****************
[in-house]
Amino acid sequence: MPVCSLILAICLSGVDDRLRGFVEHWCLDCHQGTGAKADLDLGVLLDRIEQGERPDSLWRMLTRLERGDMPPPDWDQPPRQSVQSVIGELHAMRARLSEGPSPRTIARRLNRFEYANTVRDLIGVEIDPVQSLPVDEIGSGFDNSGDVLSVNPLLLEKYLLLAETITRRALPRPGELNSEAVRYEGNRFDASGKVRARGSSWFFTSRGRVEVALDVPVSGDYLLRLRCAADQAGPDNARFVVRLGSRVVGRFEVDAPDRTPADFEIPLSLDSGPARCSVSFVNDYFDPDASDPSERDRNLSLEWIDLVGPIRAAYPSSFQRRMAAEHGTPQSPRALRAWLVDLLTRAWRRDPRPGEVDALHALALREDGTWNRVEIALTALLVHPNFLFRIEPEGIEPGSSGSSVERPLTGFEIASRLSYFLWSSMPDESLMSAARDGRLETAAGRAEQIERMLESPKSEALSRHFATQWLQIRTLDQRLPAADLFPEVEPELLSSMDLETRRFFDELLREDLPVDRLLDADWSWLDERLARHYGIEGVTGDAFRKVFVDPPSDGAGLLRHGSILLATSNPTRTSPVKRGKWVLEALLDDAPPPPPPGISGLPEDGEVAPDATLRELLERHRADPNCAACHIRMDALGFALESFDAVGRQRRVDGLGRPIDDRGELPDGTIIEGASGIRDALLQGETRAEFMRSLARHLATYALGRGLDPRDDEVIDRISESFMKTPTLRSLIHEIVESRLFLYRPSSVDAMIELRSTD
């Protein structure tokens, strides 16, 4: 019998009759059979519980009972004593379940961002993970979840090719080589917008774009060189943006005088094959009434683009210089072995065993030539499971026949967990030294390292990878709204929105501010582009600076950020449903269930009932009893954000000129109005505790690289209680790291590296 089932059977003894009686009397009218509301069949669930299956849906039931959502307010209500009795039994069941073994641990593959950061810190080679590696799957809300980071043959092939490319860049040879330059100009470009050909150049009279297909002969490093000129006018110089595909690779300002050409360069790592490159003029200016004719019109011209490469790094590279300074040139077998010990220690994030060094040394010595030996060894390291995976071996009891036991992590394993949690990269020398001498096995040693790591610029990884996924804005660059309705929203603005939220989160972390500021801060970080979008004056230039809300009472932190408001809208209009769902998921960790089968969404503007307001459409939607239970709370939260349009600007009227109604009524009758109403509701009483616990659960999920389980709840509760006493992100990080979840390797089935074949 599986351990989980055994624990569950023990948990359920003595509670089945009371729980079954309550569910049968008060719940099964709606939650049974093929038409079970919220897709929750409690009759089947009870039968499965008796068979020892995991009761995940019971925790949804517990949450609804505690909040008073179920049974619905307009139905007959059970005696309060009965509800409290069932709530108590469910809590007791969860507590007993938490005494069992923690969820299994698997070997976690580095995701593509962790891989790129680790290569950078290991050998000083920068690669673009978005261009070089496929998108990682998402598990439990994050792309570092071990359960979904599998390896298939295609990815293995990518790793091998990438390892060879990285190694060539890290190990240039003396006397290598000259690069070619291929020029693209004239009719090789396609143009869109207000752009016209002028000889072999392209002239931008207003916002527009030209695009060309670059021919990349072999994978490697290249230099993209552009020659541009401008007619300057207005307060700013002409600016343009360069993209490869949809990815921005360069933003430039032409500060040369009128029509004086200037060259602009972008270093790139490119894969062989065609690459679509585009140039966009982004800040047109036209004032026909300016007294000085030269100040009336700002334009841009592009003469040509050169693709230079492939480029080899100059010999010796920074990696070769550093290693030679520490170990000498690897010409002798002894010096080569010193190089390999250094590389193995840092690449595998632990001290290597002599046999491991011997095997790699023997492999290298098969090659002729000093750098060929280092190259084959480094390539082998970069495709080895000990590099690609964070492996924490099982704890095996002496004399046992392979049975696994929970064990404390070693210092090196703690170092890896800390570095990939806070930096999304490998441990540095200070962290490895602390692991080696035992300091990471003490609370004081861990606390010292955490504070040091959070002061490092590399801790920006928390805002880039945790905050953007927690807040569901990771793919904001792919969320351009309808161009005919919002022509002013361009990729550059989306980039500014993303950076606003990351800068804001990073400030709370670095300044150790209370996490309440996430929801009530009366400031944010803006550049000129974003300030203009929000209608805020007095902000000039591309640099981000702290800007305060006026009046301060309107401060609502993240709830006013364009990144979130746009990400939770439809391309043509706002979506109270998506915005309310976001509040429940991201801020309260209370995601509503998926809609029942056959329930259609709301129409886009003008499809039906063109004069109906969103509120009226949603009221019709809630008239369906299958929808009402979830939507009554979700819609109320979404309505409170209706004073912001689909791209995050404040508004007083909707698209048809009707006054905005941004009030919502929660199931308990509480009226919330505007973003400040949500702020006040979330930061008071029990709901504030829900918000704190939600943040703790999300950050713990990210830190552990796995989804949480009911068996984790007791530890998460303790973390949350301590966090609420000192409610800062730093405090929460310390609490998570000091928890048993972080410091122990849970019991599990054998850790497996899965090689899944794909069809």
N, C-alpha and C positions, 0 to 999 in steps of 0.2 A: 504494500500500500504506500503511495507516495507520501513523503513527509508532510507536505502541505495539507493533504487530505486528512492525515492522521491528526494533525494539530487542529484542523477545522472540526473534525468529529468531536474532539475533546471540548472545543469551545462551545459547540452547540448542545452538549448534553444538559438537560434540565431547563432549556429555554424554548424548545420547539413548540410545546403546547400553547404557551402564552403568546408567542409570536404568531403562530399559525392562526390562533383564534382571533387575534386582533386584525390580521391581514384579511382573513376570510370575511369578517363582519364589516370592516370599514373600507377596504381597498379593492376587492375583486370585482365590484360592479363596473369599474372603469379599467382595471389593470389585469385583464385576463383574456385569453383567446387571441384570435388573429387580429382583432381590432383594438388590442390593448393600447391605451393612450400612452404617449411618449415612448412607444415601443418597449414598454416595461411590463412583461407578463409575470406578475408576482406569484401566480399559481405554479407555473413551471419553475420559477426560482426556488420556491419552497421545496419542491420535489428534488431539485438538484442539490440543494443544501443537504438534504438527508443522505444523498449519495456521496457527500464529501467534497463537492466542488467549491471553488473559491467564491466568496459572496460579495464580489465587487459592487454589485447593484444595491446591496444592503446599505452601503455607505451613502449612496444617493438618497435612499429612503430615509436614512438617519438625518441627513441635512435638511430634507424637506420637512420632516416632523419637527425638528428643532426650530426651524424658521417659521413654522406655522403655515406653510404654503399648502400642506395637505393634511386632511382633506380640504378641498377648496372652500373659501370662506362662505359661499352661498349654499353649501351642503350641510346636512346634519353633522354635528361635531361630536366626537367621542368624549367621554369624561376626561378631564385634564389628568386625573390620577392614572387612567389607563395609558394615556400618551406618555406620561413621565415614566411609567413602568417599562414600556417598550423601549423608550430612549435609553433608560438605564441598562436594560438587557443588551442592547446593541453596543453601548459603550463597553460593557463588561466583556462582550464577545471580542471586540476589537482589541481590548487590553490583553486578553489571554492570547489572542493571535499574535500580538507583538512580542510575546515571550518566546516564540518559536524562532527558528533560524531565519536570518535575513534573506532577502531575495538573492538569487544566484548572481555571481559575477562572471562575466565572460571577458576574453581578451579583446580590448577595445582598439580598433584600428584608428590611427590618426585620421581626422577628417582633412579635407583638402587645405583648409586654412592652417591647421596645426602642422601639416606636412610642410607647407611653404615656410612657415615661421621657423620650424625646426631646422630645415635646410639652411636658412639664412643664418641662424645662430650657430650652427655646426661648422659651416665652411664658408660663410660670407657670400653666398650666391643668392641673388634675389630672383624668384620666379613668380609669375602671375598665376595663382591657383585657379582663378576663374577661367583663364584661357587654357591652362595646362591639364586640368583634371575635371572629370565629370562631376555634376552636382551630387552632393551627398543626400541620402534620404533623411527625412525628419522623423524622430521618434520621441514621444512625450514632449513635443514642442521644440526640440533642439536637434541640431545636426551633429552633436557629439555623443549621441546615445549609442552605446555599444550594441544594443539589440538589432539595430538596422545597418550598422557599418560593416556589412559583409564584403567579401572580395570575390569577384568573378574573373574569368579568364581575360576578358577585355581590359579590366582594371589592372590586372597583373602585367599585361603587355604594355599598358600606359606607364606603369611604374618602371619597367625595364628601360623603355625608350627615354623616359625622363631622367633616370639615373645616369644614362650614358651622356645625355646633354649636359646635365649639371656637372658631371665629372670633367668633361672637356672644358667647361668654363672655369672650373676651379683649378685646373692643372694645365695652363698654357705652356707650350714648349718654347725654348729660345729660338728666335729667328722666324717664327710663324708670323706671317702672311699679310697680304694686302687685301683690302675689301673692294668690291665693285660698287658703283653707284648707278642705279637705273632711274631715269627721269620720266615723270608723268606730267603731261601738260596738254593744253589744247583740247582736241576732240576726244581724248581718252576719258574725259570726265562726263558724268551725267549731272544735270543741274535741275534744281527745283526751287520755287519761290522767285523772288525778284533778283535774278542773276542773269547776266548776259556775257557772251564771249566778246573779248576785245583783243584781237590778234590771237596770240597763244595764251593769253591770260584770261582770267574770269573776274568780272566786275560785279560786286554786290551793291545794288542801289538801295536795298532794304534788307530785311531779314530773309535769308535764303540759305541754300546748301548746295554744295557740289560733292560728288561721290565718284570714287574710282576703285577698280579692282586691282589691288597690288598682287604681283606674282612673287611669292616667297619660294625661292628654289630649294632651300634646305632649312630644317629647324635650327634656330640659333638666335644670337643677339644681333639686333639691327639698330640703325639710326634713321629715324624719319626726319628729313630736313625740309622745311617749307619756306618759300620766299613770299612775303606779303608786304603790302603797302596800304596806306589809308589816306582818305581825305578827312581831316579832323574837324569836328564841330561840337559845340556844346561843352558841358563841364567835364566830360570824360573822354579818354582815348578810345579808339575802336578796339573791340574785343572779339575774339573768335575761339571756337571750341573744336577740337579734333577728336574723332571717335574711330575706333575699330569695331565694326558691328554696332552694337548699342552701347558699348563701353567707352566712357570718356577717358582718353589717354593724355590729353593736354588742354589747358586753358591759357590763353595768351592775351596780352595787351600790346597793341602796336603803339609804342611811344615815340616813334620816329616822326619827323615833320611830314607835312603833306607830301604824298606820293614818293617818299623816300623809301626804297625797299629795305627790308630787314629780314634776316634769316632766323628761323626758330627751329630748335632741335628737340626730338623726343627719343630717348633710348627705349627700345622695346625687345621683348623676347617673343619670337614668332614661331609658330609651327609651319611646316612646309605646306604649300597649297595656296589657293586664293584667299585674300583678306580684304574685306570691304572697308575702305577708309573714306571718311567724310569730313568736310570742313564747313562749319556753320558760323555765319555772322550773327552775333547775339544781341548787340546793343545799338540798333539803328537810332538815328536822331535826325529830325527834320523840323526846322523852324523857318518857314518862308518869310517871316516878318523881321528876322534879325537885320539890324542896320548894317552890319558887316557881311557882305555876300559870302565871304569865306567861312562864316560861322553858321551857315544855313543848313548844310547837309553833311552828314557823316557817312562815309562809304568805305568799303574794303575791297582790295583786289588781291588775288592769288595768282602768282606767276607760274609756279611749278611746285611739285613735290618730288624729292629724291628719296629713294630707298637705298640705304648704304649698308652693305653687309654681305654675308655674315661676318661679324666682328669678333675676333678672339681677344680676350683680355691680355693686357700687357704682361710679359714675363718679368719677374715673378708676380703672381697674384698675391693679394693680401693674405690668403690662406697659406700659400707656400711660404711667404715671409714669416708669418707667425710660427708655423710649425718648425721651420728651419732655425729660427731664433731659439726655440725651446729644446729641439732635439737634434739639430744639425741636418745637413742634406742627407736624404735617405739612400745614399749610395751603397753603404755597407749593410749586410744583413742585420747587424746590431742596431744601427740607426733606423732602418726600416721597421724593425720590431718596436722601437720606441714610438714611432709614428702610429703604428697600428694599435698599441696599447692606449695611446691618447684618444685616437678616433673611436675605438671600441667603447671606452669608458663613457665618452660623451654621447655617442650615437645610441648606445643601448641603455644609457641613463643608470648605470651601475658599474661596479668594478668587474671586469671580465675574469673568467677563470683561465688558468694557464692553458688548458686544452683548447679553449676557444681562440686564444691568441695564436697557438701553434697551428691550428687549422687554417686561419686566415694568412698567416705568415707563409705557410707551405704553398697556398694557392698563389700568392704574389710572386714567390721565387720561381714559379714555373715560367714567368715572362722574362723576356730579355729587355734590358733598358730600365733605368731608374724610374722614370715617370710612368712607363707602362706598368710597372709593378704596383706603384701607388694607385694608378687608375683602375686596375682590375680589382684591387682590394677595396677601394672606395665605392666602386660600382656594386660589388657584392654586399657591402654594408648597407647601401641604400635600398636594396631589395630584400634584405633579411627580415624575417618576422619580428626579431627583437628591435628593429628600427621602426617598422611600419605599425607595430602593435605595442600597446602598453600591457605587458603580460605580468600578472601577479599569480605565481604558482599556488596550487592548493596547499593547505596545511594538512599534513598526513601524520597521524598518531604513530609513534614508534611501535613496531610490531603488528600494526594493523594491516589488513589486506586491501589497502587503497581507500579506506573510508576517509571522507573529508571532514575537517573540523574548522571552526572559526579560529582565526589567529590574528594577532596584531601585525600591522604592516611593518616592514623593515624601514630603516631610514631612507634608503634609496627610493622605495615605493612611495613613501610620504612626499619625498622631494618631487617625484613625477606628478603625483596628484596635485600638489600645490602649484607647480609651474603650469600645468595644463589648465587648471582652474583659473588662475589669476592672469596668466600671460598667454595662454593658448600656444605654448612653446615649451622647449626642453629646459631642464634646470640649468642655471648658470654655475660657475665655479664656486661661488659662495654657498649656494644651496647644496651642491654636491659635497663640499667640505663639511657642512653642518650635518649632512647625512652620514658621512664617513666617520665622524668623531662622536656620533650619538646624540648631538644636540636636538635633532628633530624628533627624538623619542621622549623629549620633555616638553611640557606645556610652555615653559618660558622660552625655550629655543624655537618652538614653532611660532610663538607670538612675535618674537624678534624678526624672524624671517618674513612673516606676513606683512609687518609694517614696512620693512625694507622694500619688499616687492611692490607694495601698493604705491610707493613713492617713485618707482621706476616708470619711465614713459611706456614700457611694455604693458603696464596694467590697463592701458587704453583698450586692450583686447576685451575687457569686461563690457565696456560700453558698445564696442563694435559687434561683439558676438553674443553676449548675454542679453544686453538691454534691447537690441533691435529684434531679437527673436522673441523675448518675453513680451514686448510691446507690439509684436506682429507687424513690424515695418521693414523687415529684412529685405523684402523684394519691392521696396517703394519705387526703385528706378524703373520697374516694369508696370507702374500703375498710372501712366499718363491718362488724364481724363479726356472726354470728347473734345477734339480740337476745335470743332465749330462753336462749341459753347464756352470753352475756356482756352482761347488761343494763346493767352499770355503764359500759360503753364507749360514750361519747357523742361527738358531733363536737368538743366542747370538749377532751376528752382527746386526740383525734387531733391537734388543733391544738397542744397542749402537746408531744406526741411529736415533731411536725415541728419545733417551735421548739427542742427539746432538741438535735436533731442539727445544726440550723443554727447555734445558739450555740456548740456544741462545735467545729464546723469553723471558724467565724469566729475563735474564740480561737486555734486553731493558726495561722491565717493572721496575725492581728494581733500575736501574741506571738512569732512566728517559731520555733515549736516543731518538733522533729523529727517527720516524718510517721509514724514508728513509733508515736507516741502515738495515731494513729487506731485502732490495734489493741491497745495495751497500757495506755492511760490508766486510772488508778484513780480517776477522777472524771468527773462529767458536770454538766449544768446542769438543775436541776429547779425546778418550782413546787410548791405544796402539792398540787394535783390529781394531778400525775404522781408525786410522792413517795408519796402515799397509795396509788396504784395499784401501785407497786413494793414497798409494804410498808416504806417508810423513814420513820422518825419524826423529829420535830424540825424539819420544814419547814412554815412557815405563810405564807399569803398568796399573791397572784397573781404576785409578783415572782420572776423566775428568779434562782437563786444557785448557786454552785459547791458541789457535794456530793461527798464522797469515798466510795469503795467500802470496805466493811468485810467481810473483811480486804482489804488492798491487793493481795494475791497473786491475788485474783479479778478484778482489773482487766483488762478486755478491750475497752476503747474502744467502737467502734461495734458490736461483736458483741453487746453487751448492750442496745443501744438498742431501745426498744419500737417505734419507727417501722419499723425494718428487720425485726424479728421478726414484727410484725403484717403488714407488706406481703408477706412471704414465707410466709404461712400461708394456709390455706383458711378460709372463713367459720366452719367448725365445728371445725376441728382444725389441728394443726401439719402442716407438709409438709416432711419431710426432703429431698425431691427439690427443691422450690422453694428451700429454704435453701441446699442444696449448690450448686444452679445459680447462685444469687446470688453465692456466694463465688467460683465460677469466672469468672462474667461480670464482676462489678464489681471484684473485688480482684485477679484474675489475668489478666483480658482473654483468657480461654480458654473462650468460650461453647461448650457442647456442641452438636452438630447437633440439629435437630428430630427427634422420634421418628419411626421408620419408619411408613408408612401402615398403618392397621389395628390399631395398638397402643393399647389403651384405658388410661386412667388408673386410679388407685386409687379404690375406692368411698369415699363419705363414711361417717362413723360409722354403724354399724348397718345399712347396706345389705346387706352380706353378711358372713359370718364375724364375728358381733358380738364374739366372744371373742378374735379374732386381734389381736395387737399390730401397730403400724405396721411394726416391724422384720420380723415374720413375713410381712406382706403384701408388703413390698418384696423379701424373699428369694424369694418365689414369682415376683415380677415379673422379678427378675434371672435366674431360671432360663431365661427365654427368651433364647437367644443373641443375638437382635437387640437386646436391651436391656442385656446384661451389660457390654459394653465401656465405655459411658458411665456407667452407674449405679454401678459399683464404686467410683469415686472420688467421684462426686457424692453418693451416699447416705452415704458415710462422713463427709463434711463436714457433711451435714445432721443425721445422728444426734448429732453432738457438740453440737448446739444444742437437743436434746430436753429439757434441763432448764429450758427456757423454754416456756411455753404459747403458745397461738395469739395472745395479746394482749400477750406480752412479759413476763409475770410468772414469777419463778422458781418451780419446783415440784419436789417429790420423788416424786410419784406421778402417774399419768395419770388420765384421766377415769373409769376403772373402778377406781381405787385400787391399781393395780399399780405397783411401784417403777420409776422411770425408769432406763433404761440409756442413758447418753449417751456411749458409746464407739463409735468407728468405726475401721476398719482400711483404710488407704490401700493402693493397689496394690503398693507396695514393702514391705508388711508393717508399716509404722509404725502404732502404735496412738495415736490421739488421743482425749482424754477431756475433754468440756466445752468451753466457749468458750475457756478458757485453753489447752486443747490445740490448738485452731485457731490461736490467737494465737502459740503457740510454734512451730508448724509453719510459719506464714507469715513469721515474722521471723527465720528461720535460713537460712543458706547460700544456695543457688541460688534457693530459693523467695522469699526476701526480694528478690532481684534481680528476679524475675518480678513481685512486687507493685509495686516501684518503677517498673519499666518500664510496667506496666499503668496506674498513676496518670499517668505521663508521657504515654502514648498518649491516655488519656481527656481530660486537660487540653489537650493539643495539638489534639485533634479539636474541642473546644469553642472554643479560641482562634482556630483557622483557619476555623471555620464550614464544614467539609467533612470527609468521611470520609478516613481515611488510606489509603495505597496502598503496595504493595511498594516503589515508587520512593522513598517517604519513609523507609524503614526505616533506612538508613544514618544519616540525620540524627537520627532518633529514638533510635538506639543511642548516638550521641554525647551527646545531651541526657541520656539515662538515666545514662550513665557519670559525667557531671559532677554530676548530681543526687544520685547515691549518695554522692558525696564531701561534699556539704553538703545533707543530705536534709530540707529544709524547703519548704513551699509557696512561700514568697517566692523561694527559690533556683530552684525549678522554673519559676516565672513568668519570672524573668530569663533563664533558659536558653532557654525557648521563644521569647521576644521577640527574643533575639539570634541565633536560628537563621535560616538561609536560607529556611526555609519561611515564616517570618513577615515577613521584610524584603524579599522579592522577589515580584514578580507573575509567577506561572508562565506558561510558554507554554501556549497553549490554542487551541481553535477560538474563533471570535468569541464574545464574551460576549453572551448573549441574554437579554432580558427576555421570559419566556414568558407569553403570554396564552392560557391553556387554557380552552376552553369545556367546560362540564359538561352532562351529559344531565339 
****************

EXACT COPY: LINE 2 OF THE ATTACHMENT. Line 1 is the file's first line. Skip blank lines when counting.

Amino acid sequence: MPVCSLILAICLSGVDDRLRGFVEHWCLDCHQGTGAKADLDLGVLLDRIEQGERPDSLWRMLTRLERGDMPPPDWDQPPRQSVQSVIGELHAMRARLSEGPSPRTIARRLNRFEYANTVRDLIGVEIDPVQSLPVDEIGSGFDNSGDVLSVNPLLLEKYLLLAETITRRALPRPGELNSEAVRYEGNRFDASGKVRARGSSWFFTSRGRVEVALDVPVSGDYLLRLRCAADQAGPDNARFVVRLGSRVVGRFEVDAPDRTPADFEIPLSLDSGPARCSVSFVNDYFDPDASDPSERDRNLSLEWIDLVGPIRAAYPSSFQRRMAAEHGTPQSPRALRAWLVDLLTRAWRRDPRPGEVDALHALALREDGTWNRVEIALTALLVHPNFLFRIEPEGIEPGSSGSSVERPLTGFEIASRLSYFLWSSMPDESLMSAARDGRLETAAGRAEQIERMLESPKSEALSRHFATQWLQIRTLDQRLPAADLFPEVEPELLSSMDLETRRFFDELLREDLPVDRLLDADWSWLDERLARHYGIEGVTGDAFRKVFVDPPSDGAGLLRHGSILLATSNPTRTSPVKRGKWVLEALLDDAPPPPPPGISGLPEDGEVAPDATLRELLERHRADPNCAACHIRMDALGFALESFDAVGRQRRVDGLGRPIDDRGELPDGTIIEGASGIRDALLQGETRAEFMRSLARHLATYALGRGLDPRDDEVIDRISESFMKTPTLRSLIHEIVESRLFLYRPSSVDAMIELRSTD